The protagonist of The Houdini Box, rather than being Houdini himself, is instead a young boy named Victor. Victor adores Houdini and wants to be a ‘magician’ himself – but all of his attempts to walk through walls fail! One day he meets Houdini by chance and Houdini agrees to meet wit
Sue Smith
Loved this book!! I mean - love the stuff that Brian Selznick does anyways ...... he's genius! (Reminds me of the whimsy of Maurice Sendak, but more fleshed out). But the story on this one is really really sweet.

What kid- what person for that matter- young or old, doesn't dream of magic, of doing magic , of being able to create magic. Who doesn't love magic tricks, or doesn't love the magic of the movies or the magic of the stage or the magic of a musical performance. That feeling! That overwhel
Selznick's first novel tells the story of a young boy who wants to be just like Houdini, much to the chagrin of his family. When he finally meets his idol Houdini promises to write him. The letter arrives instructing the boy to visit. He is too excited to wait for the proper day, and instead appears on Houdini's doorstep on Halloween. Houdini has died, and left him a box. Not believing the box to belong to Houdini because of the initials on it he gives up his dreams. Years pass and one day a cha ...more
By the author of The Invention of Hugo Cabret, a 50ish page picture book for older children.

(Written in 1991, "Hugo" was first published 2007).

In Selznick's trademark style he takes the story of Harry Houdini and bends it around the made up Victor. Combining intelligent, beautiful pencil drawings with a compelling text, "The Houdini Box" was a definite winner in our house. Laugh out loud funny as Victor tries to emulate Houdini's marvellous tricks. But also an interesting dialogue on hopes and d
My wife and I took turns reading The Invention of Hugo Cabret to our son as a bedtime story. We all really liked it, and I wanted to read more by Brain Selznick. On a regular trip to the library I decided to see what they had in for Selznick. Honestly I was really hoping they had his newer one Wonderstruck, but I saw this and figured my son would love anything having to do with magic.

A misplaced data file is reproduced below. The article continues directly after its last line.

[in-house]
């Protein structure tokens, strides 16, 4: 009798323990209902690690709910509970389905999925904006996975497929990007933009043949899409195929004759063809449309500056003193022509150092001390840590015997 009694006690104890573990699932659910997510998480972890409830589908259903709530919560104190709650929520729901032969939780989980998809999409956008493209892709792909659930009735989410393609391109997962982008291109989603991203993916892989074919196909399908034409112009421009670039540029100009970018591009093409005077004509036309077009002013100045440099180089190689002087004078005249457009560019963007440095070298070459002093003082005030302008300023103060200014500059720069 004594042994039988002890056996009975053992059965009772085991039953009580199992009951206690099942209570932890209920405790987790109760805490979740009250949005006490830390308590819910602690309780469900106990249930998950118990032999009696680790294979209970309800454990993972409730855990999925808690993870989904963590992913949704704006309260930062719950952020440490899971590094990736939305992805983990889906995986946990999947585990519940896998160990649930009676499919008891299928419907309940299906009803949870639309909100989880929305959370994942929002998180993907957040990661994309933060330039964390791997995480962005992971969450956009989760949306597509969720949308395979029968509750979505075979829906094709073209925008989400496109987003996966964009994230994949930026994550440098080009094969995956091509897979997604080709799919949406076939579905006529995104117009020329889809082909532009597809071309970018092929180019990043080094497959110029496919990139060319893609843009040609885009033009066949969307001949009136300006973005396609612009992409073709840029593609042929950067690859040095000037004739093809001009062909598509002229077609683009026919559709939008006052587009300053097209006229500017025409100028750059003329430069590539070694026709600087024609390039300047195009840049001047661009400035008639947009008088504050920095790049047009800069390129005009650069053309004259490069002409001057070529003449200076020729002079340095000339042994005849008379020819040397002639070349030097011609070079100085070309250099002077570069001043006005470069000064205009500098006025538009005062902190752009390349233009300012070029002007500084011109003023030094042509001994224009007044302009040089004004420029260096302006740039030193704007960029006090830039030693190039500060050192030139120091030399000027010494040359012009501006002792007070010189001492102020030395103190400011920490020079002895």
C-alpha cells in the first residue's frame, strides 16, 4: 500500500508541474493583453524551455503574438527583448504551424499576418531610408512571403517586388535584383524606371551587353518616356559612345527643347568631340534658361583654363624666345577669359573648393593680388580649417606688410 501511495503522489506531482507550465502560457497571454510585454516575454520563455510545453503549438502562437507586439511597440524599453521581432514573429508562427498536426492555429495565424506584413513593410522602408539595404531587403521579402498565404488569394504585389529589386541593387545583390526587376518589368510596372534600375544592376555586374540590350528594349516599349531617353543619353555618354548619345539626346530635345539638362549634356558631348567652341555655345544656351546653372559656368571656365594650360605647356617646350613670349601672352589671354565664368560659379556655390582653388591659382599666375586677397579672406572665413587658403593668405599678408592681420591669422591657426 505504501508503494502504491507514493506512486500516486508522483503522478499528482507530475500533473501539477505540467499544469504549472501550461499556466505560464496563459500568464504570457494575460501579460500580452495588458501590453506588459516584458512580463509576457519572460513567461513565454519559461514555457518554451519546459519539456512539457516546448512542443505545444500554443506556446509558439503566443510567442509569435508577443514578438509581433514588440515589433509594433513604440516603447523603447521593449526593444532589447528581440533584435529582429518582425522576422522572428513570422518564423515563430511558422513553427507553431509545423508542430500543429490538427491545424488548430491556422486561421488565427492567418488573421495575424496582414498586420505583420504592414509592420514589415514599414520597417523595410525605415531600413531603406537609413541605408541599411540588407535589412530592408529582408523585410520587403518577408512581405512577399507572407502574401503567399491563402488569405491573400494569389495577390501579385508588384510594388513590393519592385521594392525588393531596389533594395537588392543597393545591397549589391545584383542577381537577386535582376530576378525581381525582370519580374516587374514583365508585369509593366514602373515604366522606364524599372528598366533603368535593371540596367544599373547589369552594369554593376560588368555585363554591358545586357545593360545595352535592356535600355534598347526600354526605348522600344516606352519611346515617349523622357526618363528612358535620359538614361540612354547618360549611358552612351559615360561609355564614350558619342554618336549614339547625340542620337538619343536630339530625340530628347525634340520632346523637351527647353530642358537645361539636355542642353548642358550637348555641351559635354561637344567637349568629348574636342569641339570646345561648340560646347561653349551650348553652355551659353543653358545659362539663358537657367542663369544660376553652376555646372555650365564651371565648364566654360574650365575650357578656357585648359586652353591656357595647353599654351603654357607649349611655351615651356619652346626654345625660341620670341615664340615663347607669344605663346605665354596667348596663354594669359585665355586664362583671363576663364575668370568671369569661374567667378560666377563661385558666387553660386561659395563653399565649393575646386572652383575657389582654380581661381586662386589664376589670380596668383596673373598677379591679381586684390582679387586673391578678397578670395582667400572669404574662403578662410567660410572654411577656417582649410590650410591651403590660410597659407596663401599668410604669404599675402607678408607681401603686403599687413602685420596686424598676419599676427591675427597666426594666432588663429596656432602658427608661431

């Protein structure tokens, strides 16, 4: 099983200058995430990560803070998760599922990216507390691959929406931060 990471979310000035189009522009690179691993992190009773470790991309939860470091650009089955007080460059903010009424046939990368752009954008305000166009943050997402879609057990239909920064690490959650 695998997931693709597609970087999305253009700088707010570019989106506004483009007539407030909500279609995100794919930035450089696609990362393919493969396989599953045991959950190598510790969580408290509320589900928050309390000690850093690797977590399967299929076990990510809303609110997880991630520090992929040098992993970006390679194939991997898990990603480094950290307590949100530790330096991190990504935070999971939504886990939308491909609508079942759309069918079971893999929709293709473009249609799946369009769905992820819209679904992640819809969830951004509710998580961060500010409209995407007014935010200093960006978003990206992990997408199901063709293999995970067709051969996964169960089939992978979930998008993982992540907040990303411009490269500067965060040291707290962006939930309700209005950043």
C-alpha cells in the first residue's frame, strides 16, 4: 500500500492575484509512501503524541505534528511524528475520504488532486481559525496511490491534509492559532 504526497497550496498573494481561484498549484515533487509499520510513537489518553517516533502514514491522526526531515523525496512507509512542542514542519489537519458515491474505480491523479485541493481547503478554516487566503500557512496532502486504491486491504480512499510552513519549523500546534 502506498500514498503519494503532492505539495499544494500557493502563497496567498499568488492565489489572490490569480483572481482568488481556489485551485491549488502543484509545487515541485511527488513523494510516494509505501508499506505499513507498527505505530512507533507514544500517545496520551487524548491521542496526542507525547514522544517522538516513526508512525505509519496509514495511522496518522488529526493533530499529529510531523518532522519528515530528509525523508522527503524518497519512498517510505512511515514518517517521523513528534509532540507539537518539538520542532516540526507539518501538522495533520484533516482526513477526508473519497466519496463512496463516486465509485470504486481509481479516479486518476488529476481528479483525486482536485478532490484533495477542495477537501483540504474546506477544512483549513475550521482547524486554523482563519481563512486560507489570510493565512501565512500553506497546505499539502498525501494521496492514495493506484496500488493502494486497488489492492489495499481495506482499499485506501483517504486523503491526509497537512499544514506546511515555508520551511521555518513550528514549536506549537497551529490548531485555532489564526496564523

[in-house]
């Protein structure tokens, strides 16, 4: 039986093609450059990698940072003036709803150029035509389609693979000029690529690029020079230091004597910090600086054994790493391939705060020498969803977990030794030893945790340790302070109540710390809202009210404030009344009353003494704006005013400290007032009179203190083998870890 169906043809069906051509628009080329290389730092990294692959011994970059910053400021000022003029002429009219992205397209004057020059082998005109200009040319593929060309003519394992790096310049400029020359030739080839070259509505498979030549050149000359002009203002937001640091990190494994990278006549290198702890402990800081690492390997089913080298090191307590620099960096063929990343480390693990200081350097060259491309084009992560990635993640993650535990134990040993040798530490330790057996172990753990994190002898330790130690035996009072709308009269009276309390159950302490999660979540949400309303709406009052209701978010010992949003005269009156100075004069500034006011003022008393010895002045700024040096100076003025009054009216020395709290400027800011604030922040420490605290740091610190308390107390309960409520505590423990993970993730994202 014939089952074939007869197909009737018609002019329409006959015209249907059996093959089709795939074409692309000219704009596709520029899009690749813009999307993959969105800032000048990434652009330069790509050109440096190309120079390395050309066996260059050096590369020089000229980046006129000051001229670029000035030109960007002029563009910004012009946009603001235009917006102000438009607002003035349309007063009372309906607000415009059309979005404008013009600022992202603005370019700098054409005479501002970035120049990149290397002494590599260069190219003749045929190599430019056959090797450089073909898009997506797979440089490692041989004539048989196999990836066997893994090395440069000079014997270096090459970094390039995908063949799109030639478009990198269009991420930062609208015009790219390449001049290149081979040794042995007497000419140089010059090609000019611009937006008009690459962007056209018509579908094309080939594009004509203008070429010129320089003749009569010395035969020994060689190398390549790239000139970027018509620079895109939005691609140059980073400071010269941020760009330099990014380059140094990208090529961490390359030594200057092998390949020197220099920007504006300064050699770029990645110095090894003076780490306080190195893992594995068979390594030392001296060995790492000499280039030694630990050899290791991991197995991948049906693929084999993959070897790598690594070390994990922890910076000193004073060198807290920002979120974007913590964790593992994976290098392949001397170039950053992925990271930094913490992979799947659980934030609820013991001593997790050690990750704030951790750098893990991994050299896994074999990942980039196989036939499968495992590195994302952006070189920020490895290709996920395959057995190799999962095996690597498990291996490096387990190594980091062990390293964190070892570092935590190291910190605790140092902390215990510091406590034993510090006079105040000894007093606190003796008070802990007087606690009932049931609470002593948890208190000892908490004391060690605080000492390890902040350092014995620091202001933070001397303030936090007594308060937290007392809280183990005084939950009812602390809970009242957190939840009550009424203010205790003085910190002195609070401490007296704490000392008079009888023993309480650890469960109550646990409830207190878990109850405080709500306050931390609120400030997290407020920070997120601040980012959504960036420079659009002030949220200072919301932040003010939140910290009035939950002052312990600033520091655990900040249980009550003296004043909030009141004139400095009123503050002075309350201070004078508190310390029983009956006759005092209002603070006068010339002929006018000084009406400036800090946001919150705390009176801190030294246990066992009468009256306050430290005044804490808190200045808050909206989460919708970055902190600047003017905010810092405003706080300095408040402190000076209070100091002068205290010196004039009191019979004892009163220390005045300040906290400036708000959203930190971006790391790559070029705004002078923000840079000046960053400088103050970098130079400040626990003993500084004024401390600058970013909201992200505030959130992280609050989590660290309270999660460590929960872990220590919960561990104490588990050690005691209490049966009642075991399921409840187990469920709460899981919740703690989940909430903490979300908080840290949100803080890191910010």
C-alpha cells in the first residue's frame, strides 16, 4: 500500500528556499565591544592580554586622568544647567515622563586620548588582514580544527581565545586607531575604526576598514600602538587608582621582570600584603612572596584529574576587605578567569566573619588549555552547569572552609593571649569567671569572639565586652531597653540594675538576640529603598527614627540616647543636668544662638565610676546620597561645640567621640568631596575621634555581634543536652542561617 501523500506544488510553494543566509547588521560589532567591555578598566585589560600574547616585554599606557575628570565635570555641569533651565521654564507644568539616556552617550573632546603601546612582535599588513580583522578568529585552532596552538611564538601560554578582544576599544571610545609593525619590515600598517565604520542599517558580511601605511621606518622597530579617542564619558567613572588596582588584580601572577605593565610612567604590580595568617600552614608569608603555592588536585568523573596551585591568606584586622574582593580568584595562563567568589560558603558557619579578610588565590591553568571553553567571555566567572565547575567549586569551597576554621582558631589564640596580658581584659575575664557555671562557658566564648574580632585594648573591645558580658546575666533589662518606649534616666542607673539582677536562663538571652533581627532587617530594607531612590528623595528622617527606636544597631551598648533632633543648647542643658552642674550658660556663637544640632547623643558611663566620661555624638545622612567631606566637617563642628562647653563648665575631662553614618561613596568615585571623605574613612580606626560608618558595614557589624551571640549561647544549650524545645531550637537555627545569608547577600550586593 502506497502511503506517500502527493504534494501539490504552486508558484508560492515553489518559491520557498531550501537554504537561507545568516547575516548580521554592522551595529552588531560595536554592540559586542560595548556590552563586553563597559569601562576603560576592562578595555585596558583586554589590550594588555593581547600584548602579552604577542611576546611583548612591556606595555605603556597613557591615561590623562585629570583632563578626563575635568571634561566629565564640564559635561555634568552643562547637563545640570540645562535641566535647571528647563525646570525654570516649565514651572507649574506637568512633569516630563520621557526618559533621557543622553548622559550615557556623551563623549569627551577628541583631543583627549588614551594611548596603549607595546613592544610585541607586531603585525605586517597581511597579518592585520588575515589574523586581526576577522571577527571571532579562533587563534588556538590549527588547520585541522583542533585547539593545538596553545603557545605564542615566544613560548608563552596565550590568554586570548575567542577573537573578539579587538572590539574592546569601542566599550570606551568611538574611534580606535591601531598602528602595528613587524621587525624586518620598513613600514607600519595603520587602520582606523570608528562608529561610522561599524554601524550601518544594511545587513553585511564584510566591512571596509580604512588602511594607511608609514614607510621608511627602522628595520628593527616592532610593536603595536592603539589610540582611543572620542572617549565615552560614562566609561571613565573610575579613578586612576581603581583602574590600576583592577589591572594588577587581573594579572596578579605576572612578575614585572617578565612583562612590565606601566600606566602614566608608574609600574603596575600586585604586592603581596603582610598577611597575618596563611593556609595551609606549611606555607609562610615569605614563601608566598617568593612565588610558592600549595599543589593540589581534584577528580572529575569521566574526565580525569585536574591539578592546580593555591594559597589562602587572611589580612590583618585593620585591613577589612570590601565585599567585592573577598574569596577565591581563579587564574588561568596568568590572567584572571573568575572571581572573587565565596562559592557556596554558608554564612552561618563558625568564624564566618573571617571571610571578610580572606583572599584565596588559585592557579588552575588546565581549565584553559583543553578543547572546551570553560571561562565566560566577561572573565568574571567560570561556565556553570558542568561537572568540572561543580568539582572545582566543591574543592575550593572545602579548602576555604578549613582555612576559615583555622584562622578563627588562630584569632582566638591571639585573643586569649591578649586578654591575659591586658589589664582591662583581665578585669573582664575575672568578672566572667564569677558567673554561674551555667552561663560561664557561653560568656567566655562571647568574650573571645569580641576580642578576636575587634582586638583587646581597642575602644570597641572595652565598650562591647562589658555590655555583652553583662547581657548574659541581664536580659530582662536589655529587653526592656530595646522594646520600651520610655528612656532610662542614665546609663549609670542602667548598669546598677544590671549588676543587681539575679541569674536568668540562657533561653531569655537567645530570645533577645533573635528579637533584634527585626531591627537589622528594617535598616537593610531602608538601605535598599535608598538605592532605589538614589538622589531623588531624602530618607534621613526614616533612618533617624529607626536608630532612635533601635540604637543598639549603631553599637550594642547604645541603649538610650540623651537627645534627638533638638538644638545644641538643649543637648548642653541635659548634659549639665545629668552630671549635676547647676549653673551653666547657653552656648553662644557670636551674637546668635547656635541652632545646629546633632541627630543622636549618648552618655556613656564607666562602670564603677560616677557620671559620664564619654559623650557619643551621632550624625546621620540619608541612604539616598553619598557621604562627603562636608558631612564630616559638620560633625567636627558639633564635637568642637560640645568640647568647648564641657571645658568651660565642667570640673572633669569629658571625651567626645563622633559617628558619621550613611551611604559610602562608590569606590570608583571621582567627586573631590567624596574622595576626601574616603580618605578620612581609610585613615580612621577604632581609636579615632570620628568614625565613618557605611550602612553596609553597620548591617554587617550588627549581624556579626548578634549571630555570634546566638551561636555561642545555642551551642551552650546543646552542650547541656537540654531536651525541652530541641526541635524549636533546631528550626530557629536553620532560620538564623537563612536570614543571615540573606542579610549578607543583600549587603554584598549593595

This is a lot shorter than it looks. Like Invention of Hugo Cabret there are words and pictures throughout the bo
Selznick's simplest story. This book feels like an earlier work. It weaves common Houdini facts into a story of a young boy that hopes to be a magician with Houdini's help. It's well researched and imaginative but doesn't match the sophistication of his more recent stories. The illustrations are characteristic Selznick though. I enjoyed each and every one!

My eight year old read this along with other Houdini books as part of a school project. We had a wonderful discussion of what was true and wha
So I read the Invention of Hugo Cabret not too long ago and I was sooo in love I wanted everything the author has ever written. So I put this up on Amazon pretty much the minute I was done reading Hugo. However I didn't see how small it was, that being said I really did like this book. It was a little sad for me story wise because I could see this really happening. Overall I think is this a most read for children from an infant and up.
Colona Public Library
Amazing illustrated piece by Brian Selznick and a wonderful biography-fiction piece. A boy who loves magic tricks tries to unlock the secret to Houdini's Box. It has a nice story inspired by the magician and it devotes a small biography about Houdindi the last few pages. I recommend this to young students doing biography reports. You can pick this material up at the Colona Public Library. ~Ashley

Cute book about a boy named Victor, who wants to be a magician like his hero, Harry Houdini. Victor meets Houdini at a train station and Houdini invites Victor to his home. Victor eventually gets a hold of Houdini's box, but does not believe the box belonged to Houdini, Victor hides the box away. Later in his life, after Victor gets married and has his own son, named Harry, Victor discovers that the box actually did belong to Houdini. He opens it to see if it contains the secrets of Houdini's tr
Victor is a boy determined to become just like his hero--the Great Houdini. So he is constantly locking himself into trunks and trying to hold his breath underwater...among other things. Then he gets a chance to actually meet Houdini, who promises to teach him his secrets. But when Victor shows up to make good on the promise, he learns that Houdini has just died. He is, however, given a box by Houdini's widow. It's not a very promising looking box, and in time he puts it away, unopened. Years la ...more